When all is said and done it's really not much different functionally to the current model, the Duemilanove, but with the FTDI chip that provides the USB-serial connection on the Duemilanove replaced by an ATmega8U2 loaded with custom firmware.
That's a clever move. It means the Uno can operate in exactly the same way as a Duemilanove and maintain perfect backward compatibility with the previous model as well as third-party boards like our very own TwentyTen. It will probably also save a couple of bucks in manufacturing costs, because FTDI chips are ridiculously expensive. On the TwentyTen, for example, the FTDI chip costs us more than the MCU!
But it also means the Uno can do new things that are a problem for previous Arduino boards. The FTDI chip is a simple USB-to-serial bridge which is perfect for uploading sketches to an Arduino or sending back serial data, but it can't do things like pretend to be a "HID" (Human Interface Device) like a keyboard or a mouse. That takes a lot more flexibility, which is what the ATmega8U2 used on the Uno provides.
In the past it's been possible to emulate a USB HID such as a keyboard by creating a second USB connection controlled by the Arduino MCU directly, but you end up with two USB ports (the FTDI port for uploading sketches, and your own port for HID emulation) and it's remarkably tricky getting the software side of it right. I wrote up a project in Practical Arduino called the "Virtual USB Keyboard" based on work by Philip J Lindsay to do exactly that, but it's flaky both electrically and in the software side. Having a dedicated ATmega8U2 to take care of the connection allows the Arduino to provide both traditional USB-serial *and* HID support on the same port, depending on the firmware running in the 8U2.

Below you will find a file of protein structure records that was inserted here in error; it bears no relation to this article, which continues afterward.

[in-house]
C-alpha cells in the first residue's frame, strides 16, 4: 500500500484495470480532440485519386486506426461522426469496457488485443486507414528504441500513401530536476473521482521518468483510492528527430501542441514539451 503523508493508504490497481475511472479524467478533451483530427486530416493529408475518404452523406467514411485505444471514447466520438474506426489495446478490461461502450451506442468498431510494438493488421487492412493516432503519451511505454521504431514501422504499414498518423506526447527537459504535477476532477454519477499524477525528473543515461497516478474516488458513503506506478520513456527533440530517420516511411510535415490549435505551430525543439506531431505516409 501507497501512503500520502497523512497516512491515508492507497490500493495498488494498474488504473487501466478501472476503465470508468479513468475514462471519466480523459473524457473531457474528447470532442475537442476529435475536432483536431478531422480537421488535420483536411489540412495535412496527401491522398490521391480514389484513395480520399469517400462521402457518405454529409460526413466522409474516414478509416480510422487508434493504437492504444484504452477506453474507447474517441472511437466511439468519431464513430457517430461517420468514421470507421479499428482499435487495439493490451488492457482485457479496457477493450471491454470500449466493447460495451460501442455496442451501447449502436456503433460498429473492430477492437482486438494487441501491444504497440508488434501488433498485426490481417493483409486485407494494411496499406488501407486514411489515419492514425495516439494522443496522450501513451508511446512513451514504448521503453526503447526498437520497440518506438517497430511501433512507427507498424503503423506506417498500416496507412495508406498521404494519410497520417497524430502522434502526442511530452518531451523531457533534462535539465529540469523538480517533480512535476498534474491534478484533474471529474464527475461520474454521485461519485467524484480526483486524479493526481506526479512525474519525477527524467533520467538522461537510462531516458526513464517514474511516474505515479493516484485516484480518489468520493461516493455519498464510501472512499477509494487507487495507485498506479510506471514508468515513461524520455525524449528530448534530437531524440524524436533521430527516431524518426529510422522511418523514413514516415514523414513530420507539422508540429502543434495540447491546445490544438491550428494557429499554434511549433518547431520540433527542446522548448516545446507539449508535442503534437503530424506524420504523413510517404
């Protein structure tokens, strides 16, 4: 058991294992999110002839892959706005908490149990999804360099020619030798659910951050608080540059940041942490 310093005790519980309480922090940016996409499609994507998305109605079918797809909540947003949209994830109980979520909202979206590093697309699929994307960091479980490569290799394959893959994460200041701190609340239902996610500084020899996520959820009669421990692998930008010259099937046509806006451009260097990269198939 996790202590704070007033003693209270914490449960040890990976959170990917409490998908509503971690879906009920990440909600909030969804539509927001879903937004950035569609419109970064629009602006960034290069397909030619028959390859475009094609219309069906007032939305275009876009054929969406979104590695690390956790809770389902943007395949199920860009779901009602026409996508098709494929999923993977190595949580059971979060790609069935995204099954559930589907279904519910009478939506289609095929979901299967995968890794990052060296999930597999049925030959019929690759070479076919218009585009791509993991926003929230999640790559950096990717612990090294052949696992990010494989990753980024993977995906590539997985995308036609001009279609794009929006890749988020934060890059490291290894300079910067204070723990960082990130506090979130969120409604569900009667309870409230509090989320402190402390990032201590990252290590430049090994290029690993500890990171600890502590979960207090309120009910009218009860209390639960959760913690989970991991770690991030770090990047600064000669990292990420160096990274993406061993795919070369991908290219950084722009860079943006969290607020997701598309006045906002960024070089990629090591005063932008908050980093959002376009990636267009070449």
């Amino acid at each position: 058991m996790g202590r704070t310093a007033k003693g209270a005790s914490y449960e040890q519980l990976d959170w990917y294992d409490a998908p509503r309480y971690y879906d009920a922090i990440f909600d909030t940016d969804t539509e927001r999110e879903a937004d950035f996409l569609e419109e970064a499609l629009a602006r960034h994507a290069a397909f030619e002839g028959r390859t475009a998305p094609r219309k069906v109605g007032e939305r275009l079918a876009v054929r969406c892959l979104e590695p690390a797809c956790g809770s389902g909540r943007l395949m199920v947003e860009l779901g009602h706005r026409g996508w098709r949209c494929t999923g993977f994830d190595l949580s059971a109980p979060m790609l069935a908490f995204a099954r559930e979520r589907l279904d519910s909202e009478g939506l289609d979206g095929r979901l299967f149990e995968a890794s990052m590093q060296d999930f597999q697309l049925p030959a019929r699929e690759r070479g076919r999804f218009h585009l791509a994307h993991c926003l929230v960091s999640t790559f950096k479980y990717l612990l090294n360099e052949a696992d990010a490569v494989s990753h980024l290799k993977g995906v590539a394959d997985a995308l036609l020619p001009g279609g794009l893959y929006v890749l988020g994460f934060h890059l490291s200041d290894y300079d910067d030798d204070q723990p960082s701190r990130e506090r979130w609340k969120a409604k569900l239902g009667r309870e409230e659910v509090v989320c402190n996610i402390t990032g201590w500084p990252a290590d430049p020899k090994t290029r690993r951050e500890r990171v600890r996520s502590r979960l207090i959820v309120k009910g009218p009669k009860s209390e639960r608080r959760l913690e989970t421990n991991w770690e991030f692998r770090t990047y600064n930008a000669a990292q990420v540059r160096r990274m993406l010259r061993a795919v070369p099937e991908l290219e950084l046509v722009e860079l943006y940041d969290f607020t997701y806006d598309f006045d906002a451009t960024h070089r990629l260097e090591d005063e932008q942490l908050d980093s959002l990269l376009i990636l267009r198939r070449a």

All this explains the recent mention of Arduino being issued its own USB vendor ID! I was a bit confused about that at the time, but it all makes sense now.
Just as an aside, I find it a little amusing that the ATmega8U2 used for the Uno USB connection is pretty much the same as the MCU used on the very first Arduino, but with hardware USB support baked in. What was once the main MCU is now relegated to a secondary support task on the very board it used to control.
One possible issue for third-party board developers is the packaging options on the ATmega8U2. Assuming that the firmware for it is released by the Arduino team, I'm sure other board designers will want to incorporate it into their future designs instead of using an FTDI chip. The 8U2 is only available in QFN32 and VQFP32 packages, though, which makes it impractical for use by "fabricate at home" folks. The FTDI chip is surface mount and not exactly a pleasure to solder by hand, but with a microscope, a tiny soldering iron tip, and a steady hand it can be done. Many of the Freeduino kits rely on hand-soldering an FTDI chip to provide the USB connection. That's just not possible with QFN32 or VQFP32. It's not a problem for people like us who use pick-n-place machines and reflow ovens for automated assembly, but it makes one-off build-at-home projects close to impossible.
Of course there's nothing to stop people continuing to use an FTDI chip in their boards, and we'll continue with FTDI on the TwentyTen even though we could easily use QFN or VQFP chips.
My opinion overall is that the Uno is a very nice board and a very worthy iteration of the Arduino reference design. It maintains backward compatibility while adding the potential for interesting new functionality controlled by the firmware loaded into the ATmega8U2.
Great work, guys!
The official announcement is on the Arduino blog.